Predictive Analytics
Table of Contents

Foreword       Thomas H. Davenport xvii

Preface to the Revised and Updated Edition

What's new and who's this book for—the Predictive Analytics FAQ


xxi
Preface to the Original Edition

What is the occupational hazard of predictive analytics?

xxix
Introduction
The Prediction Effect

How does predicting human behavior combat risk, fortify healthcare, toughen crime fighting, boost sales, and cut costs? Why must a computer learn in order to predict? How can lousy predictions be extremely valuable? What makes data exceptionally exciting? How is data science like porn? Why shouldn't computers be called computers? Why do organizations predict when you will die?

1
Chapter 1
Liftoff! Prediction Takes Action (deployment)

How much guts does it take to deploy a predictive model into field operation, and what do you stand to gain? What happens when a man invests his entire life savings into his own predictive stock market trading system?

23
Chapter 2
With Power Comes Responsibility: Hewlett-Packard, Target, the Cops, and the NSA Deduce Your Secrets (ethics)

How do we safely harness a predictive machine that can foresee job resignation, pregnancy, and crime? Are civil liberties at risk? Why does one leading health insurance company predict policyholder death? Two extended sidebars reveal: 1) Does the government undertake fraud detection more for its citizens or for self-preservation, and 2) for what compelling purpose does the NSA need your data even if you have no connection to crime whatsoever, and can the agency use machine learning supercomputers to fight terrorism without endagering human rights?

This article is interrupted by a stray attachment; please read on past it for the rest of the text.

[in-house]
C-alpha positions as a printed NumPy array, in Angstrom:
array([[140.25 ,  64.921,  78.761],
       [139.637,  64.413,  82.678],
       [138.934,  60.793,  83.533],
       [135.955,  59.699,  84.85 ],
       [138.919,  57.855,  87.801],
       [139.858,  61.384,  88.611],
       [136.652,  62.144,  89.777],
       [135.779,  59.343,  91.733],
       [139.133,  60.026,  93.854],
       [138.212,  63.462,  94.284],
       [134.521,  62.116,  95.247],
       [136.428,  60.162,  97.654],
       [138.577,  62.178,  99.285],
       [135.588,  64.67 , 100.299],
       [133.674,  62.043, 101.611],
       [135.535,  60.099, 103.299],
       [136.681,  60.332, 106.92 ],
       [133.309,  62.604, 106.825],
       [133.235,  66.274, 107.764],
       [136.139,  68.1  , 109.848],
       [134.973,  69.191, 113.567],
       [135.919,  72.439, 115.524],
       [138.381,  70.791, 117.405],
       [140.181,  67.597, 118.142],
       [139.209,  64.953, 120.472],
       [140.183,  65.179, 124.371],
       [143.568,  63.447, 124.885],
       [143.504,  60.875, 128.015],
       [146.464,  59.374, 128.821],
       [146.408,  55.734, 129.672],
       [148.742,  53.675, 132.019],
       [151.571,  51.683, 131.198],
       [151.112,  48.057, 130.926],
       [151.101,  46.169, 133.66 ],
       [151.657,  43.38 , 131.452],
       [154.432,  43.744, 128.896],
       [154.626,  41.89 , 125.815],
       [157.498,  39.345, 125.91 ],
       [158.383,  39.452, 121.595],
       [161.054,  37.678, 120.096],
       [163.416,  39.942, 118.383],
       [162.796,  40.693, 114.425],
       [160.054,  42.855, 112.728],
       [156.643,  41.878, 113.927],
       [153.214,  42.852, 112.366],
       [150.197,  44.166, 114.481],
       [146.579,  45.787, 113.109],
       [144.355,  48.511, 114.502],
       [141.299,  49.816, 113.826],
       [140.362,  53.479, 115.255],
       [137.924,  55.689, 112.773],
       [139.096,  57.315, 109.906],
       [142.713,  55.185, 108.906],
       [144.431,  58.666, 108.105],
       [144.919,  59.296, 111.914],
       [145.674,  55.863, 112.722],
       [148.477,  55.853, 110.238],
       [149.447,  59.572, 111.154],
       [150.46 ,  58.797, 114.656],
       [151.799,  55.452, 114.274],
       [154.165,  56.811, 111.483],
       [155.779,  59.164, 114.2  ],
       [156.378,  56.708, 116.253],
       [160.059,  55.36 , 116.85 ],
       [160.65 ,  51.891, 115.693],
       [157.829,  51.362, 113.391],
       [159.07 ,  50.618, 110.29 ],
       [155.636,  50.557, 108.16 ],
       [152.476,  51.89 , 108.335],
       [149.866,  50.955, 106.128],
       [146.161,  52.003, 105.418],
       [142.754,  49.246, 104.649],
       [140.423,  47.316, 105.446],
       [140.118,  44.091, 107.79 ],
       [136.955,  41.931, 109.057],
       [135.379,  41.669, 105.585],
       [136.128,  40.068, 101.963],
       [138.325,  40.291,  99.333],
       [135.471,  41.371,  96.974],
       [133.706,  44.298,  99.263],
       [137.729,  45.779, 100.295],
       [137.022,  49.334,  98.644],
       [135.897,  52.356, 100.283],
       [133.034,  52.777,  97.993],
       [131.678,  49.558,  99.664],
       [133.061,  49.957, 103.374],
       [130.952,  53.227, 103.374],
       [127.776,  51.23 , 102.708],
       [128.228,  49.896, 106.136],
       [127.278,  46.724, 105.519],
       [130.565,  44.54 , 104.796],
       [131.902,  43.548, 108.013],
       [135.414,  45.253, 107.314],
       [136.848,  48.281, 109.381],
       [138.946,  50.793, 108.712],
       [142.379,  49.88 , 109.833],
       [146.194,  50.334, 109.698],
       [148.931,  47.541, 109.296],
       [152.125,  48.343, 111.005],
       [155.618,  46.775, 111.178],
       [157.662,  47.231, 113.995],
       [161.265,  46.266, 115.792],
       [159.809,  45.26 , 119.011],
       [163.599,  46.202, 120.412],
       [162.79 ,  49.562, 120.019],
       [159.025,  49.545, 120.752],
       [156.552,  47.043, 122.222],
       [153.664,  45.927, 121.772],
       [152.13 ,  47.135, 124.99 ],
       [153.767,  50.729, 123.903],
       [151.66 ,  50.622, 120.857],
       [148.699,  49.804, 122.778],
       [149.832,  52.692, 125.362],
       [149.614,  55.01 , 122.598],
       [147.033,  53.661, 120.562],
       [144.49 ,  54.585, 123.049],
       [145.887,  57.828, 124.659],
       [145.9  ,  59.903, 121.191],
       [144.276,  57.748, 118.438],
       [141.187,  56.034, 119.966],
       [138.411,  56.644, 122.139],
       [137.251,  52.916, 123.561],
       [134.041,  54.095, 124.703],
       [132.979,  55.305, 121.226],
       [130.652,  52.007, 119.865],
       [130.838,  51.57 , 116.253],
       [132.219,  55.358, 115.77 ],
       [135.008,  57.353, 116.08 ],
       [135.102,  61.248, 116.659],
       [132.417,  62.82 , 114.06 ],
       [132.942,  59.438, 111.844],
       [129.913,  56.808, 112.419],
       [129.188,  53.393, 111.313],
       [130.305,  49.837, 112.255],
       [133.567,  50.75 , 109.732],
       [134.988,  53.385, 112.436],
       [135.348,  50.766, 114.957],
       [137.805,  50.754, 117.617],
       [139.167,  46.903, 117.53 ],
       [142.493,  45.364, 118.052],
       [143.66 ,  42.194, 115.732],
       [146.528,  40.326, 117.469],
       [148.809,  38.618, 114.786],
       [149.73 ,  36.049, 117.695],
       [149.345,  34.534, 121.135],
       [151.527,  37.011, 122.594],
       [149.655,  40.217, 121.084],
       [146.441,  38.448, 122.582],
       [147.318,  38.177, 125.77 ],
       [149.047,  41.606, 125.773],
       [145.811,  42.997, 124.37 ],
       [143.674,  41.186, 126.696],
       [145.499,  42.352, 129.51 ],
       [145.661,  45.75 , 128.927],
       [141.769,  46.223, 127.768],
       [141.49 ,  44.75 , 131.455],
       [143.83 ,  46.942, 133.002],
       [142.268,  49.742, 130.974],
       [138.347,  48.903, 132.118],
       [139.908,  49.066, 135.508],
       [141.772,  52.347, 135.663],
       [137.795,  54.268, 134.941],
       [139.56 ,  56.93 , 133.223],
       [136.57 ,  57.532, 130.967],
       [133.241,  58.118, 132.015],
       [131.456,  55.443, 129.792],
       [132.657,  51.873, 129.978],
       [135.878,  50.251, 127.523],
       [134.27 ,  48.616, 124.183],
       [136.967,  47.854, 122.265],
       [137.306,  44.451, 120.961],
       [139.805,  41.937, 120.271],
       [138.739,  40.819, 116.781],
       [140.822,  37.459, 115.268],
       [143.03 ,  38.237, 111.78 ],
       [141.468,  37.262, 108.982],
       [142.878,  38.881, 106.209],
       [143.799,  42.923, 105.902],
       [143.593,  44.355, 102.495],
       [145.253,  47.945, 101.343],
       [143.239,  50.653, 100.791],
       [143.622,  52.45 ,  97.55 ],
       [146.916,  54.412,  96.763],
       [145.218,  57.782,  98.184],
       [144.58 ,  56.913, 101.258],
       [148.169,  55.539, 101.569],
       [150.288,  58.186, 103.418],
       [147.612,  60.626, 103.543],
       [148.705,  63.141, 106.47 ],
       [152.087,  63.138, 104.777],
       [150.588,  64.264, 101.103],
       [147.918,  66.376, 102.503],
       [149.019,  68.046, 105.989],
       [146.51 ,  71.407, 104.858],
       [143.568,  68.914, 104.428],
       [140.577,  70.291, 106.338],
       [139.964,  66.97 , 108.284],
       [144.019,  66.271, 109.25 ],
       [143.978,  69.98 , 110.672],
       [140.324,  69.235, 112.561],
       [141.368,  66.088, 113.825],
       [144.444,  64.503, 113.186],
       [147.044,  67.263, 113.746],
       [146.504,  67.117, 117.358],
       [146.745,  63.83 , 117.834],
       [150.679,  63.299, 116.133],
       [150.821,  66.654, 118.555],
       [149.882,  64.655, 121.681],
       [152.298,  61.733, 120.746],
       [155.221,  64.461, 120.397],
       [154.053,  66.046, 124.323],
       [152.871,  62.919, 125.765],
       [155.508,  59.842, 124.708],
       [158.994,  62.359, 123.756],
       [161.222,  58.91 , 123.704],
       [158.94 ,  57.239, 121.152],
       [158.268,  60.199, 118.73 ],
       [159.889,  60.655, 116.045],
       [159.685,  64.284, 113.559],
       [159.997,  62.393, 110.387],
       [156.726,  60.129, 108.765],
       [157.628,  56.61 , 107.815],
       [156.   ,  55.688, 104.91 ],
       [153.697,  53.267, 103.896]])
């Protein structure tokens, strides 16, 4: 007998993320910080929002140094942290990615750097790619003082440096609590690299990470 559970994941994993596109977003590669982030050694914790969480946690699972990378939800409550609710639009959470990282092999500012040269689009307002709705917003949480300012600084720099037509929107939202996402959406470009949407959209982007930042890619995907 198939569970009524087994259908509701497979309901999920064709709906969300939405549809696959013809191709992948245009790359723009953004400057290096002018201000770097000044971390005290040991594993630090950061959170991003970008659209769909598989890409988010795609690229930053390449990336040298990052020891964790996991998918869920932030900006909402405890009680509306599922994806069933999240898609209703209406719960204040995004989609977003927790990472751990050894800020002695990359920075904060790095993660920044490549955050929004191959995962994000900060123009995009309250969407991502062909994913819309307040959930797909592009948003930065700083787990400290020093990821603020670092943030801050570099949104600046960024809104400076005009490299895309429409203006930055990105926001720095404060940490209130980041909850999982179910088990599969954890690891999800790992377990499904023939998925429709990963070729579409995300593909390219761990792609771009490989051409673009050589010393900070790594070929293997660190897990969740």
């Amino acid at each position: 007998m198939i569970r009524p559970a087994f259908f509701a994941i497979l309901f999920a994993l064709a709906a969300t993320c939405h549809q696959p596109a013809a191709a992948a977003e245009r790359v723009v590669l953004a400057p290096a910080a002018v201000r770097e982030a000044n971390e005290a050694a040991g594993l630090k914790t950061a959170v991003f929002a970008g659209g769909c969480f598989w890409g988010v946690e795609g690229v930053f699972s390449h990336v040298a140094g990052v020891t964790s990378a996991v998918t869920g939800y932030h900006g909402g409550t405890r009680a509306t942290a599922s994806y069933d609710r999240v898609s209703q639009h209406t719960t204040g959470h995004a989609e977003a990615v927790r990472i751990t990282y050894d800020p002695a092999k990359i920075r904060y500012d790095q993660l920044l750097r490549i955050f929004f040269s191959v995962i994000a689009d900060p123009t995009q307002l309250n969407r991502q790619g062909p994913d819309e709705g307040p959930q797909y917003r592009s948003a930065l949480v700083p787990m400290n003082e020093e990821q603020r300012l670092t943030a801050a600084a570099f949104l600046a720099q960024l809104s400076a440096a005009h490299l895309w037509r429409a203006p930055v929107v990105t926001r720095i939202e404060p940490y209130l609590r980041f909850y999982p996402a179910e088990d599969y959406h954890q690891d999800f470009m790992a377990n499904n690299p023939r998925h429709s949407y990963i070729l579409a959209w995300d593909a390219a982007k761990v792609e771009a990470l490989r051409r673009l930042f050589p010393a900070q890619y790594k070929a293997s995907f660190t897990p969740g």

47
Chapter 3
The Data Effect: A Glut at the End of the Rainbow (data)

We are up to our ears in data, but how much can this raw material really tell us? What actually makes it predictive? What are the most bizarre discoveries from data? When we find an interesting insight, why are we often better off not asking why? In what way is bigger data more dangerous? How do we avoid being fooled by random noise and ensure scientific discoveries are trustworthy?

103
Color Book Insert
182 Examples of Predictive Analytics

A cross-industry compendium of 182 mini-case studies in predictive analytics, divided into these industry groups:

  • Family and Personal Life
  • Marketing, Advertising, and the Web
  • Financial Risk and Insurance
  • Healthcare
  • Law Enforcement and Fraud Detection
  • Fault Detection, Safety, and Logistical Efficiency
  • Government, Politics, Nonprofit, and Education
  • Human Language Understanding, Thought, and Psychology
  • Workforce: Staff and Employees

 
Chapter 4
The Machine That Learns: A Look inside Chase's Prediction of Mortgage Risk (modeling)

What form of risk has the perfect disguise? How does prediction transform risk to opportunity? What should all businesses learn from insurance companies? Why does machine learning require art in addition to science? What kind of predictive model can be understood by everyone? How can we confidently trust a machine's predictions? Why couldn't prediction prevent the global financial crisis?

147
Chapter 5
The Ensemble Effect: Netflix, Crowdsourcing, and Supercharging Prediction (ensembles)

To crowdsource predictive analytics—outsource it to the public at large—a company launches its strategy, data, and research discoveries into the public spotlight. How can this possibly help the company compete? What key innovation in predictive analytics has crowdsourcing helped develop? Must supercharging predictive precision involve overwhelming complexity, or is there an elegant solution? Is there wisdom in nonhuman crowds?